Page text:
15) “People rarely buy what they need. They buy what they want.”– Seth Godin
16) “Please think about your legacy, because you’re writing it every day.”– Gary Vaynerchuck
17) “The golden rule for every business man is this: Put yourself in your customer’s place.” – Orison Swett Marden
18) “A successful man is one who can lay a firm foundation with the bricks others have thrown at him.”– David Brinkley
19) “Everyone is a genius. But if you judge a fish by its ability to climb a tree, it will spend its whole life believing it is stupid.”– Einstein
20) “The problem with the rat race is that even if you win, you’re still a rat.”– Lilly Tomlin
21) “When you run a part of the relay and pass on the baton, there is no sense of unfinished business in your mind. There is just the sense of having done your part to the best of your ability. That is it. The hope is to pass on the baton to somebody who will run faster and run a better marathon.”– N. R. Narayana Murthy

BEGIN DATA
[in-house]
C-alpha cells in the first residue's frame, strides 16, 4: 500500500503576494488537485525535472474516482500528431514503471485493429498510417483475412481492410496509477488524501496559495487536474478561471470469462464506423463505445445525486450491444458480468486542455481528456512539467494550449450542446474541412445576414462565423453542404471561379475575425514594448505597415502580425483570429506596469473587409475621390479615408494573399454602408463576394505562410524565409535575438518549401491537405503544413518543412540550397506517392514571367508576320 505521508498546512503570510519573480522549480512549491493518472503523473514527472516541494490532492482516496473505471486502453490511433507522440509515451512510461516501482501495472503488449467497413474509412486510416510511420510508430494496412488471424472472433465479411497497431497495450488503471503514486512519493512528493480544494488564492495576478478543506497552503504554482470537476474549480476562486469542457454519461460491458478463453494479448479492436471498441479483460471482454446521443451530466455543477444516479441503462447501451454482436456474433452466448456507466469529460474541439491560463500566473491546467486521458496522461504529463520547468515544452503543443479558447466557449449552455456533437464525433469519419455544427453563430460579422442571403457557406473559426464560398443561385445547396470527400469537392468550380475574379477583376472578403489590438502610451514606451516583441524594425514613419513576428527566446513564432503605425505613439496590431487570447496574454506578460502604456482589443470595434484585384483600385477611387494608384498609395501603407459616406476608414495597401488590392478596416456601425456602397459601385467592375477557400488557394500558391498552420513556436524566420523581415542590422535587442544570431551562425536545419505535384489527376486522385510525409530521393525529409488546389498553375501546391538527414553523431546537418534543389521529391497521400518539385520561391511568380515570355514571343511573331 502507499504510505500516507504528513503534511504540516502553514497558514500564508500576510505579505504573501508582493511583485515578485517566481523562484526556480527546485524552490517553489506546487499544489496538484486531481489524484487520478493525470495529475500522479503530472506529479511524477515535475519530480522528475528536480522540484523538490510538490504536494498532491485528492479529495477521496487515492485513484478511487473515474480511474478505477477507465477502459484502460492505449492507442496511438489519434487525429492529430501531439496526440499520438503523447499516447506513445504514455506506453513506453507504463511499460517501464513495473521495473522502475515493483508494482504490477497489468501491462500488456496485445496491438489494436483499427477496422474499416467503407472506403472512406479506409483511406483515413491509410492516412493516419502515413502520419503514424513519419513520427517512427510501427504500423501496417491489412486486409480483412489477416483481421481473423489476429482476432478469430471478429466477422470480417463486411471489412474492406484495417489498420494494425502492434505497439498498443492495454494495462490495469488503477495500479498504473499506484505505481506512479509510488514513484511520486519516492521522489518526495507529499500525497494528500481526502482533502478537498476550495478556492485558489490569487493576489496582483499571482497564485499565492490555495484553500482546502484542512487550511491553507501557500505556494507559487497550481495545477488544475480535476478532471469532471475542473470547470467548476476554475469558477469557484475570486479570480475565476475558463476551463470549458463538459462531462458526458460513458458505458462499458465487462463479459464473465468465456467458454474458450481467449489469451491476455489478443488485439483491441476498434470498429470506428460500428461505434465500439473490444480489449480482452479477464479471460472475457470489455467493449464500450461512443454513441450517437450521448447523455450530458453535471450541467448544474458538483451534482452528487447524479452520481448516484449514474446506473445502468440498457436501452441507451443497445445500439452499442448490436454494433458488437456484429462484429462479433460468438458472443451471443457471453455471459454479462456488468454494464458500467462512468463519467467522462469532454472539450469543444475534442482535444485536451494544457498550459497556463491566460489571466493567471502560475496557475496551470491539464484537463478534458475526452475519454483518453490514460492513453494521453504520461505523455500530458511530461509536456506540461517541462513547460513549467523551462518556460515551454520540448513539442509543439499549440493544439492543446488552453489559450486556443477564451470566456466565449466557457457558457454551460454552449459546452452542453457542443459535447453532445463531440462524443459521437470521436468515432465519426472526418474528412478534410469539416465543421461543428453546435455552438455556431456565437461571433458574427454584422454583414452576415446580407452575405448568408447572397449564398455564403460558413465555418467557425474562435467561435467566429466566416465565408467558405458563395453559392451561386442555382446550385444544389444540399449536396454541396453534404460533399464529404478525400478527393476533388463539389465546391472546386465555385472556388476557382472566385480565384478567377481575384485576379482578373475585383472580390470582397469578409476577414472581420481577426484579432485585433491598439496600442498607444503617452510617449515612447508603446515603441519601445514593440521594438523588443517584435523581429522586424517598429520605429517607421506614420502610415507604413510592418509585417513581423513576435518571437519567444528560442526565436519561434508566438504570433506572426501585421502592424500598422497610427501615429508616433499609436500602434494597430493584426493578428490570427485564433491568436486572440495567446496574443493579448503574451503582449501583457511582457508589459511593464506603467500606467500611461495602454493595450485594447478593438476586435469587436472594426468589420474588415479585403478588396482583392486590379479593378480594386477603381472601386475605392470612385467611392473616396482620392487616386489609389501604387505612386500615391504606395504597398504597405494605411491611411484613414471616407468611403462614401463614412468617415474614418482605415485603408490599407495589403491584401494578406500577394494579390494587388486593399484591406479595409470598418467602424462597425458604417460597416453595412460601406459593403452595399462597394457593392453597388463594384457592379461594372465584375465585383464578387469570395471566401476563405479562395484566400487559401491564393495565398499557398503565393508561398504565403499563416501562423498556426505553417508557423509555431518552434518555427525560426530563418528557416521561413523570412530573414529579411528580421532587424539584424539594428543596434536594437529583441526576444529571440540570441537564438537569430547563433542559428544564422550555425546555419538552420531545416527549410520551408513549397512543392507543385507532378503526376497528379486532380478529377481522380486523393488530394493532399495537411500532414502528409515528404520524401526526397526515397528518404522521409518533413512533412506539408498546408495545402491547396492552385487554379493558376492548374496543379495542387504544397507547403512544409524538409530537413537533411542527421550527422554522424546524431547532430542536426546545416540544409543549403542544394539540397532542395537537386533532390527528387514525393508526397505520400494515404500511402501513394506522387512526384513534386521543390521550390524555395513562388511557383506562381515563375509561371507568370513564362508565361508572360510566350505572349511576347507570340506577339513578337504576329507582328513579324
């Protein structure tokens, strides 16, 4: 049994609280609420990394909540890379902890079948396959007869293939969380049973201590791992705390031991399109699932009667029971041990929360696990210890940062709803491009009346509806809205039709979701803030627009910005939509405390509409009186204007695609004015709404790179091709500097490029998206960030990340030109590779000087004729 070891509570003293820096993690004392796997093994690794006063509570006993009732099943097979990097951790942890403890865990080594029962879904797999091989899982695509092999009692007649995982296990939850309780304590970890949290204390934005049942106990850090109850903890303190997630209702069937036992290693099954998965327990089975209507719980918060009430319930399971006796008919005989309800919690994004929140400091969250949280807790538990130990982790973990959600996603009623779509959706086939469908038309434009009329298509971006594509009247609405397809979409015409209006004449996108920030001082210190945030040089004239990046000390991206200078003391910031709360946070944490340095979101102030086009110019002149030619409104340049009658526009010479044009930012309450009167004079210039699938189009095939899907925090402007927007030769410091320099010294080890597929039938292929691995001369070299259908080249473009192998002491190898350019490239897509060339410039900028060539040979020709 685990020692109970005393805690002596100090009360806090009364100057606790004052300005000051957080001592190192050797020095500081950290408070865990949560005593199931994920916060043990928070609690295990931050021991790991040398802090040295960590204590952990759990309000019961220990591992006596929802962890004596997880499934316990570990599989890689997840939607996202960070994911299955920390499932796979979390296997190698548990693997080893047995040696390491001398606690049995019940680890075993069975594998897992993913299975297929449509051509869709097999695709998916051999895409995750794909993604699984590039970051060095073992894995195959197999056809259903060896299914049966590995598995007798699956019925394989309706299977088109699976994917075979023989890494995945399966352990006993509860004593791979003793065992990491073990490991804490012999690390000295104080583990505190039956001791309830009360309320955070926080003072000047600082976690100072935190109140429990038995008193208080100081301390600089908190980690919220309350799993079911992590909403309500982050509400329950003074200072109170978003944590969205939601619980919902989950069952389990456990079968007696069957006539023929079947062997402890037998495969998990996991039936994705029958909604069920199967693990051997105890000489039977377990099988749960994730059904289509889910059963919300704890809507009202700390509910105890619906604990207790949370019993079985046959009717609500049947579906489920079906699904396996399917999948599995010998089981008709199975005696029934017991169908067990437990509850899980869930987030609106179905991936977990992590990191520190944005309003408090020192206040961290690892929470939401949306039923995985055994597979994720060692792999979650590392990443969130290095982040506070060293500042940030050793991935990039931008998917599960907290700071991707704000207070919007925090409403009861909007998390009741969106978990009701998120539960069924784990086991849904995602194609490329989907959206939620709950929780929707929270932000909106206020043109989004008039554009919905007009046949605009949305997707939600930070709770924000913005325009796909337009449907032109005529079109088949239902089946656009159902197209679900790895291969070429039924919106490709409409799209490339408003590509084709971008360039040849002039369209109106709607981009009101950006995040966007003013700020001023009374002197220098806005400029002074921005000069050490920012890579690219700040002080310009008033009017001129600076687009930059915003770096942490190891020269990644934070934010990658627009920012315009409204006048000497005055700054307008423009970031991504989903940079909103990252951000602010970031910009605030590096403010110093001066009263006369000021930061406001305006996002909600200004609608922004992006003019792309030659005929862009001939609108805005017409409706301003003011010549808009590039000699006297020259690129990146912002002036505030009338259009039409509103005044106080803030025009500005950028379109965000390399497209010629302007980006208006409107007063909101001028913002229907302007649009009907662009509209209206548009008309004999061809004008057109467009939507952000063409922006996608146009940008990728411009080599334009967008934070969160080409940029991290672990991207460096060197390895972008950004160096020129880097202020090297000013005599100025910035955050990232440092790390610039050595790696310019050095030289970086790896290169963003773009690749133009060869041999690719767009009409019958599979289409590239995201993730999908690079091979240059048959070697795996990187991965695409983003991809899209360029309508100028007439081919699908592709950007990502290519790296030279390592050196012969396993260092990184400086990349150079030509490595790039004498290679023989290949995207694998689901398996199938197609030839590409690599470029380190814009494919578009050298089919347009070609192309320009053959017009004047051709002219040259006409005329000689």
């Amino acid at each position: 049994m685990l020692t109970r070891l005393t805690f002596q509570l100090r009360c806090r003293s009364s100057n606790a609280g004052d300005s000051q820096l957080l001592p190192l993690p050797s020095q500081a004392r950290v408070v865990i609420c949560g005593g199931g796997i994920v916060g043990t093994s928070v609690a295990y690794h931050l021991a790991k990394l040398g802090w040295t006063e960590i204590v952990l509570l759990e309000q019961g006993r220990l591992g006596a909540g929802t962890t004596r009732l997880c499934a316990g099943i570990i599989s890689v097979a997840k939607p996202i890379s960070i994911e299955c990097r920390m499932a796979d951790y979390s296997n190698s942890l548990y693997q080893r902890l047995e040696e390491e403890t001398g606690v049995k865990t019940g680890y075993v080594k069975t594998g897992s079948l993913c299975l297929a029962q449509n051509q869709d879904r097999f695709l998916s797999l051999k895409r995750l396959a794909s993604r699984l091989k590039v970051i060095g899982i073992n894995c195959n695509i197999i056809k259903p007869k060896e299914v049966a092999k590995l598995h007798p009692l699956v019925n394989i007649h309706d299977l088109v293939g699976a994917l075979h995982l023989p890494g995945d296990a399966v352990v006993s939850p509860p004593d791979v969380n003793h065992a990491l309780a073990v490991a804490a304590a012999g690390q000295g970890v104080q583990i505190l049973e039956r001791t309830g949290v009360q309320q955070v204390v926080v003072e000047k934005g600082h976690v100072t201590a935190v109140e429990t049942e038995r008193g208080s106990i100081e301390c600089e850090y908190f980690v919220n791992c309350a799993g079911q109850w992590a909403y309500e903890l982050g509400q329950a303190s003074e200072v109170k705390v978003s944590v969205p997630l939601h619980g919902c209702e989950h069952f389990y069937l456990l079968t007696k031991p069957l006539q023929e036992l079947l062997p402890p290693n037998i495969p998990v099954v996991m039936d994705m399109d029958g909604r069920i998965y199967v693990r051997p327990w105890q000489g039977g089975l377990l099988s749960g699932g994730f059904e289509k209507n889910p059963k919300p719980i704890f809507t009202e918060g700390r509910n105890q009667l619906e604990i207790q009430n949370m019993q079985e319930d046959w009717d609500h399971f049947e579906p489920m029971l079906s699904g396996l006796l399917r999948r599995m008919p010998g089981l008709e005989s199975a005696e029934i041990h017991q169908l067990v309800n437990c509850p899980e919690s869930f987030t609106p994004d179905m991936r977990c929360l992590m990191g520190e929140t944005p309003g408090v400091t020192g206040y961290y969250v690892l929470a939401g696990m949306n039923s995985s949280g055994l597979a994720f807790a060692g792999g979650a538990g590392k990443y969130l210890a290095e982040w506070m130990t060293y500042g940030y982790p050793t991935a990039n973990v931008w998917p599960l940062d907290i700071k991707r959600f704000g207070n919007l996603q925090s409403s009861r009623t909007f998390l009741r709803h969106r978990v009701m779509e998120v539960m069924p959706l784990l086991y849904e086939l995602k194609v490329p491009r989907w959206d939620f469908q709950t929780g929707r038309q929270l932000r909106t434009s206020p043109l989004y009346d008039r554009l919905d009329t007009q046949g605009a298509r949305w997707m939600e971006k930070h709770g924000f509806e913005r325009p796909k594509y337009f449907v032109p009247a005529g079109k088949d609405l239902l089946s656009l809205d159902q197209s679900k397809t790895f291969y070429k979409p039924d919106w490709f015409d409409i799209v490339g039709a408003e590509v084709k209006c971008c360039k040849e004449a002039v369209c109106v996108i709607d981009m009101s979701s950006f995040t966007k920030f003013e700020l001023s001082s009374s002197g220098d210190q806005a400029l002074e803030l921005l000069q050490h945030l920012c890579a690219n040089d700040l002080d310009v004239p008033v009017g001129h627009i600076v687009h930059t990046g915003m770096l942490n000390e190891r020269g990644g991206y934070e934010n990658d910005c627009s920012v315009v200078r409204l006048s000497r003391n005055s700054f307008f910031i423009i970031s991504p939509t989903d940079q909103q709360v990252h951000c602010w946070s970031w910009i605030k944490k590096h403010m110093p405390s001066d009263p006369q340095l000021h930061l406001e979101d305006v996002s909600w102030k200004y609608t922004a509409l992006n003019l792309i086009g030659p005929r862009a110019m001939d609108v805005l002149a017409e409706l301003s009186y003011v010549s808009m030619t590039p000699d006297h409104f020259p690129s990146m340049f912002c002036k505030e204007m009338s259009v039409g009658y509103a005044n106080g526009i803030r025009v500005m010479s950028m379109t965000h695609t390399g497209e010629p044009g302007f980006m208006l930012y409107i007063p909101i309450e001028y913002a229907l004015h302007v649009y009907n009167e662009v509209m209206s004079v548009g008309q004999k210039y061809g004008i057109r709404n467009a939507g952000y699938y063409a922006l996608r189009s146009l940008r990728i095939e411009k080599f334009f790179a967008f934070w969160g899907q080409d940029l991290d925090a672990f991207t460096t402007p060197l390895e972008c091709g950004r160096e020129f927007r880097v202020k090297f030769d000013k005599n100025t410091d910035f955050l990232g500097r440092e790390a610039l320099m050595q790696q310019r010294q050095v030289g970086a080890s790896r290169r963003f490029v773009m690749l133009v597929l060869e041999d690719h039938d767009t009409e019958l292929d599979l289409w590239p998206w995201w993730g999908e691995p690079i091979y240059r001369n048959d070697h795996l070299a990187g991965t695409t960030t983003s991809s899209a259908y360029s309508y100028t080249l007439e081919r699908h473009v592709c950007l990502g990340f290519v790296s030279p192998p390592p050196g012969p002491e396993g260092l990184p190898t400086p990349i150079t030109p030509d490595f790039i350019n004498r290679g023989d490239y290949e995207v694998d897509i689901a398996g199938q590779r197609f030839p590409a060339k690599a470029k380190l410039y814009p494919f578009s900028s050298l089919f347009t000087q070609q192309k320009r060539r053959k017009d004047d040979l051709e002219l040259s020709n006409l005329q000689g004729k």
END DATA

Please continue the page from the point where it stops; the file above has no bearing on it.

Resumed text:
22) “Whatever you’re thinking, think bigger.” – Tony Hsieh
23) “When you find an idea that you can’t stop thinking about, that’s probably a good one to pursue.”– Josh James
24) “What would you do if you’re not afraid?” – Sheryl Sandberg
25) “Don’t worry about failure, you only have to be right once.”– Drew Houston
26) “When I’m old and dying. I plan to look back on my life and say ‘Wow, an adventure’ not, ‘Wow, I sure felt safe’”– Tom Preston Werner
27) “80% of your sales comes from 20% of your clients.”– Vilfredo Pareto
28) “You just have to pay attention to what people need and what has not been done.”– Russell Simmons